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Photo showing stream level by the bridge along Lumberton-Vincentown Road

The bridge along Lumberton-Vincentown Road.

July 2004 Flooding

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Flooding in New Jersey:
July 12-14, 2004 flooding in southern New Jersey

Precipitation

Picture of roof of utility shed on property downstream from bridge on Lumberton-Vincentown Road

Roof of utility shed on property downstream from bridge on Lumberton-Vincentown Road.

Unusually large amounts of rain deluged parts of Burlington, Camden and Ocean Counties in southern New Jersey from the morning of July 12 through the early morning hours of July 13, 2004. The heavy rainfall was caused by a warm front approaching from the southwest that stalled over the area as a low pressure system developed along the front. The system received upper-level support from the northwest. (Anthony Gigi, National Weather Service, oral commun., July 14, 2004). Doppler radar estimates of total rainfall for the 24-hour period ending 0700 hours EDT on July 13 were from 8-12 inches over central Burlington, western Ocean, and eastern Camden Counties. More than 11 inches of rain was recorded by rain gages in Pemberton and Tabernacle Townships in Burlington County. The rain gage at Tabernacle recorded 13.2 inches, and the rain gage at the U.S. Geological Survey (USGS) gaging station on Greenwood Branch at New Lisbon (01466900) in Pemberton Township, N.J., recorded 11.3 inches. Both rain gages are located in the Rancocas Creek basin; a tributary to the Delaware River.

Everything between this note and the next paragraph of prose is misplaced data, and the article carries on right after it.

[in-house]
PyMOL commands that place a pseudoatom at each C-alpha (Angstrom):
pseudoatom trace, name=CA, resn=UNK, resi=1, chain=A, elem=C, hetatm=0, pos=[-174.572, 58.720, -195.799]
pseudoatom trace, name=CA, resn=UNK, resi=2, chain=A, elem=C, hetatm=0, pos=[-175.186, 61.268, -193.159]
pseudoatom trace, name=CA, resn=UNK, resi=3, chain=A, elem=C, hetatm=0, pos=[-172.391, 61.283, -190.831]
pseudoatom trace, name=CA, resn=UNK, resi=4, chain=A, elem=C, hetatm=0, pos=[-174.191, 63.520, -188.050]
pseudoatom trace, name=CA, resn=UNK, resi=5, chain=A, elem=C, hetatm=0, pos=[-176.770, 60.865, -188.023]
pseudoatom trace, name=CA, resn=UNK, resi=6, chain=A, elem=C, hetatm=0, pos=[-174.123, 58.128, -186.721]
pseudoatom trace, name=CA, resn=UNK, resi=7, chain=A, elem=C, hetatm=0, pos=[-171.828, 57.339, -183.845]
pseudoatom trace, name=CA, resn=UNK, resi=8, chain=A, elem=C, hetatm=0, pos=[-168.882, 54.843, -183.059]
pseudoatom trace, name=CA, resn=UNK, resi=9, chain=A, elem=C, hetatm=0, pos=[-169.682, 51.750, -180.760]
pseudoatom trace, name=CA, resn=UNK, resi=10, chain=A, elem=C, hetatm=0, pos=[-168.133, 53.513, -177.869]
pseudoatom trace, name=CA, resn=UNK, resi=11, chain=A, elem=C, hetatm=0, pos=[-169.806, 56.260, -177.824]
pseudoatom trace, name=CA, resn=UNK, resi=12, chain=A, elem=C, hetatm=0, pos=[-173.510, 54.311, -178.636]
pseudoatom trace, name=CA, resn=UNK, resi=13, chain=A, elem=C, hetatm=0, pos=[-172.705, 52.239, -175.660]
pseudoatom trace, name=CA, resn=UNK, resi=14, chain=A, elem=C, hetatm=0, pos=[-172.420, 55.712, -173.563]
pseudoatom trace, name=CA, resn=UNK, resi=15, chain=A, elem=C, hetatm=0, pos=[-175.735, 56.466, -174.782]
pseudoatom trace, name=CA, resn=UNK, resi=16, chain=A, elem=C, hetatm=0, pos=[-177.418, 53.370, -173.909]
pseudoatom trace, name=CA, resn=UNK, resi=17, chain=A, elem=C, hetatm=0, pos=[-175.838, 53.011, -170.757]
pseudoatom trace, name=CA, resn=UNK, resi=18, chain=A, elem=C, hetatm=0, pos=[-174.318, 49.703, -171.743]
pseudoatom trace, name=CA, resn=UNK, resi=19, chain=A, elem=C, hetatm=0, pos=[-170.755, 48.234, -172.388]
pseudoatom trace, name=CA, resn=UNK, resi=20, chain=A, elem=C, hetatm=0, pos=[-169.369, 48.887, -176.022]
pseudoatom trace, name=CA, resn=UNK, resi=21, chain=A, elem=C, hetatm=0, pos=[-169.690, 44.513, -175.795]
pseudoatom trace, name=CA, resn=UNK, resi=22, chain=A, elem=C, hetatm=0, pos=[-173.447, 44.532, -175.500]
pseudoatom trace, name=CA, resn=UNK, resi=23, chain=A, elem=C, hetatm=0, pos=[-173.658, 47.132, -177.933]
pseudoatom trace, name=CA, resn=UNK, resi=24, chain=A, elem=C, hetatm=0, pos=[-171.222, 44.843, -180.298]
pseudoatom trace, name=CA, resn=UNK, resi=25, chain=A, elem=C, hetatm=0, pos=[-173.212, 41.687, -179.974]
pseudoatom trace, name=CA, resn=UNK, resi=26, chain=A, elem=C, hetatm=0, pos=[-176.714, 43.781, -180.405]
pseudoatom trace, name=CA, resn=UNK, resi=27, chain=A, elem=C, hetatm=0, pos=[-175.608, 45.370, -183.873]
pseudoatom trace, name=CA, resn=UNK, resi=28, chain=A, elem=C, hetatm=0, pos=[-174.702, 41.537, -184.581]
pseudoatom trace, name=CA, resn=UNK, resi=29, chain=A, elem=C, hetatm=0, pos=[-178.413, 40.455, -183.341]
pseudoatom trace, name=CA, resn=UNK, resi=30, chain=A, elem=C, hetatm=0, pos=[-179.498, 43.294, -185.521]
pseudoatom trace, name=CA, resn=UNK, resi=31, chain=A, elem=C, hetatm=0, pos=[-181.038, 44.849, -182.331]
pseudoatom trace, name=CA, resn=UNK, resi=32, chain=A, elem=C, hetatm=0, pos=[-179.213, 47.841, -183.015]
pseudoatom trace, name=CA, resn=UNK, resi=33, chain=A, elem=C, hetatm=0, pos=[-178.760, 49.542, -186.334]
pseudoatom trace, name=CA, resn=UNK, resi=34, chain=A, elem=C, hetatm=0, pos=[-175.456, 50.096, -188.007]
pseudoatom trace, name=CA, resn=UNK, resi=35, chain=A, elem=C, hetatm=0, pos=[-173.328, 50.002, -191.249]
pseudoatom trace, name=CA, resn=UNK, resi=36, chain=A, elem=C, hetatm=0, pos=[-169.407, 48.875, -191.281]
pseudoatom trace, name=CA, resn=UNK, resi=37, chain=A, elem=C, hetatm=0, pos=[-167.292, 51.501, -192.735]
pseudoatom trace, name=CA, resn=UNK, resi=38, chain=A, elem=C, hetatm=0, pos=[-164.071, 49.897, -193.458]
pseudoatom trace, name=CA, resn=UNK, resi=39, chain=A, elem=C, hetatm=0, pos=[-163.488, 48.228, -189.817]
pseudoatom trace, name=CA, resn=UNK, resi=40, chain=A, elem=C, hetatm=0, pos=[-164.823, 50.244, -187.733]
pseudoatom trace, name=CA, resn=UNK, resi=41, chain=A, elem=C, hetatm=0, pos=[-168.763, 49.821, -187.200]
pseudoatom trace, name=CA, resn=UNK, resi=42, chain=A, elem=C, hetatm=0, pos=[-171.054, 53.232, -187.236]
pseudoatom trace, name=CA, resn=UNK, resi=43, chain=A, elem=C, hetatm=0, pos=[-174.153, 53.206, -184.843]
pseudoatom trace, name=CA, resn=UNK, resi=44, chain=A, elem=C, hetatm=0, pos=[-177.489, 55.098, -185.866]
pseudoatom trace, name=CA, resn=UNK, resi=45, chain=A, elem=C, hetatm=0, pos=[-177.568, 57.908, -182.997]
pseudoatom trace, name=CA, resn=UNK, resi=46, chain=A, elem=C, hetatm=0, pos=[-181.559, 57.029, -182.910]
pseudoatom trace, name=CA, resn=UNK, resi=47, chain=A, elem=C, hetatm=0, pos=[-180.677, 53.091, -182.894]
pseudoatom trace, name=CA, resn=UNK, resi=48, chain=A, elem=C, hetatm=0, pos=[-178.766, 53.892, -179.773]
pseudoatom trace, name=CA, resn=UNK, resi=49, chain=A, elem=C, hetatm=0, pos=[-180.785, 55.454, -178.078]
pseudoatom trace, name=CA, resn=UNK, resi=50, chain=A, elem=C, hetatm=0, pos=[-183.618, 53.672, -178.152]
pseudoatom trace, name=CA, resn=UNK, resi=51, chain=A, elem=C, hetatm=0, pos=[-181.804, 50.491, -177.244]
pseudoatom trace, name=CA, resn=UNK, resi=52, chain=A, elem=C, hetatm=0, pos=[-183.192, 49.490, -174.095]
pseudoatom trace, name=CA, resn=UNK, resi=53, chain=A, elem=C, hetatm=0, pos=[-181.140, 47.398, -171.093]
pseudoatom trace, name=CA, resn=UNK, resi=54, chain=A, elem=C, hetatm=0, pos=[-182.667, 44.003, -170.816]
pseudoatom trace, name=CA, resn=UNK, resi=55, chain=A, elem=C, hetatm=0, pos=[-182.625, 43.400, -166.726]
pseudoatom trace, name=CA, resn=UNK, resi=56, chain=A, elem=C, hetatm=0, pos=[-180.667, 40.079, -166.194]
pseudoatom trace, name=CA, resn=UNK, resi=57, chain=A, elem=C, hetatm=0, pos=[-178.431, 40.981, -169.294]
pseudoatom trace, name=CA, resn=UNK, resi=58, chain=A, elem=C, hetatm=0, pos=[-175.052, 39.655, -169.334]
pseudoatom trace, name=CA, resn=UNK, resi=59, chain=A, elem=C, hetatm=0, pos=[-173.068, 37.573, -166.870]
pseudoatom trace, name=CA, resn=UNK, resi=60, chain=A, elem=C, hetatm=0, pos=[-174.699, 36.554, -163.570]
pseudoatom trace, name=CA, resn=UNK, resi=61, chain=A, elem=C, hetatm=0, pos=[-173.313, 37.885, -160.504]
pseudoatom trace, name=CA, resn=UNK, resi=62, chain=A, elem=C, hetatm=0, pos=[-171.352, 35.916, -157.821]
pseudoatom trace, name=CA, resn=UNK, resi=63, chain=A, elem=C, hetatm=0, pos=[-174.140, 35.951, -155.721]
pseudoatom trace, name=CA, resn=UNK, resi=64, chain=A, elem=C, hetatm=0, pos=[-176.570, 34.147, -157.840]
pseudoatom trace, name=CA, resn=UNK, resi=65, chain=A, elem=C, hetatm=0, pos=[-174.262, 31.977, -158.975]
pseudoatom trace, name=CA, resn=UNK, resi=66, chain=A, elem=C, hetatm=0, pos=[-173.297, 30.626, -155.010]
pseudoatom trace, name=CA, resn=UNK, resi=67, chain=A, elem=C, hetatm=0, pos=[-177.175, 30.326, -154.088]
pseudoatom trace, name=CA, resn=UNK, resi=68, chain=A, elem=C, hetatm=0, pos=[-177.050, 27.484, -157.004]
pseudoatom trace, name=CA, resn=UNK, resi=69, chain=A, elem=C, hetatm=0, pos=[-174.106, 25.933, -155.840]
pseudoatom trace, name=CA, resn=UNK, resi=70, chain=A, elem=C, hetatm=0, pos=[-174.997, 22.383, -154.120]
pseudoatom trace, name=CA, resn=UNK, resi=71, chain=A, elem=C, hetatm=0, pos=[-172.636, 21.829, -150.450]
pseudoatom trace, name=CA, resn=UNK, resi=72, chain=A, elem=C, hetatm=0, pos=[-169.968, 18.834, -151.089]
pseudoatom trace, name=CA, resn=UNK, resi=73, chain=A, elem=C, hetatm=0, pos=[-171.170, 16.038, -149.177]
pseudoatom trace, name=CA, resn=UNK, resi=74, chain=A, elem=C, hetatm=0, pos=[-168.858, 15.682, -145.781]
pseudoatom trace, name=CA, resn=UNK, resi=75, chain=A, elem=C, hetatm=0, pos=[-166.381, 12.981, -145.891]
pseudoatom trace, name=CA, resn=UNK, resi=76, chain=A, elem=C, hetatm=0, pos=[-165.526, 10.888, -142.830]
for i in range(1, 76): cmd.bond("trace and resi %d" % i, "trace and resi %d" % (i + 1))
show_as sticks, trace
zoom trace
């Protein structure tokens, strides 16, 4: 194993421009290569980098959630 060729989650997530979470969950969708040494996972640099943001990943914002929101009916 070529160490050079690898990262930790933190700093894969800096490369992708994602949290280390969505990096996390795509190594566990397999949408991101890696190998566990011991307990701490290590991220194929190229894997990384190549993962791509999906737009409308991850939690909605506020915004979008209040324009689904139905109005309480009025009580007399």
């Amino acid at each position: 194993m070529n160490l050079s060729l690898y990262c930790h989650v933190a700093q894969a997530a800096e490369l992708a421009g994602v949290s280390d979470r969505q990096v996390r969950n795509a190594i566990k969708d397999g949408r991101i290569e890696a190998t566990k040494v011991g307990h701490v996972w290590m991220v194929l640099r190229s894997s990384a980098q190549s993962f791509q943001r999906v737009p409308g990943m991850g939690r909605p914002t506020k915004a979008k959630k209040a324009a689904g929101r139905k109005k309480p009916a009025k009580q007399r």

The most intense period of rainfall observed at the USGS rain gage was from 1700 to 2200 hours on July 12. The gage recorded 9.34 inches during that 5-hour period. The most intense hourly rainfall was observed during the 1-hour period between 1915 and 2015 hours, when 5.19 inches was recorded. During the 4-hour period from 1700 to 2100 hours, 8.77 inches was recorded.

Peak Flows and Stages

iew from bridge to vehicle along Lumberton-Vincentown Road

View from bridge to vehicle along Lumberton-Vincentown Road

Flood peaks were the highest ever recorded at six USGS stream gaging stations in Burlington and Camden Counties N.J. The stream gages are located on South Branch Rancocas Creek, McDonalds Branch, Greenwood Branch, and North Branch Rancocas Creek in the Rancocas Creek basin and at gaging stations on the Cooper River and South Branch Pennsauken Creek. The Rancocas Creek, Pennsauken Creek, and Cooper River are tributaries to the Delaware River.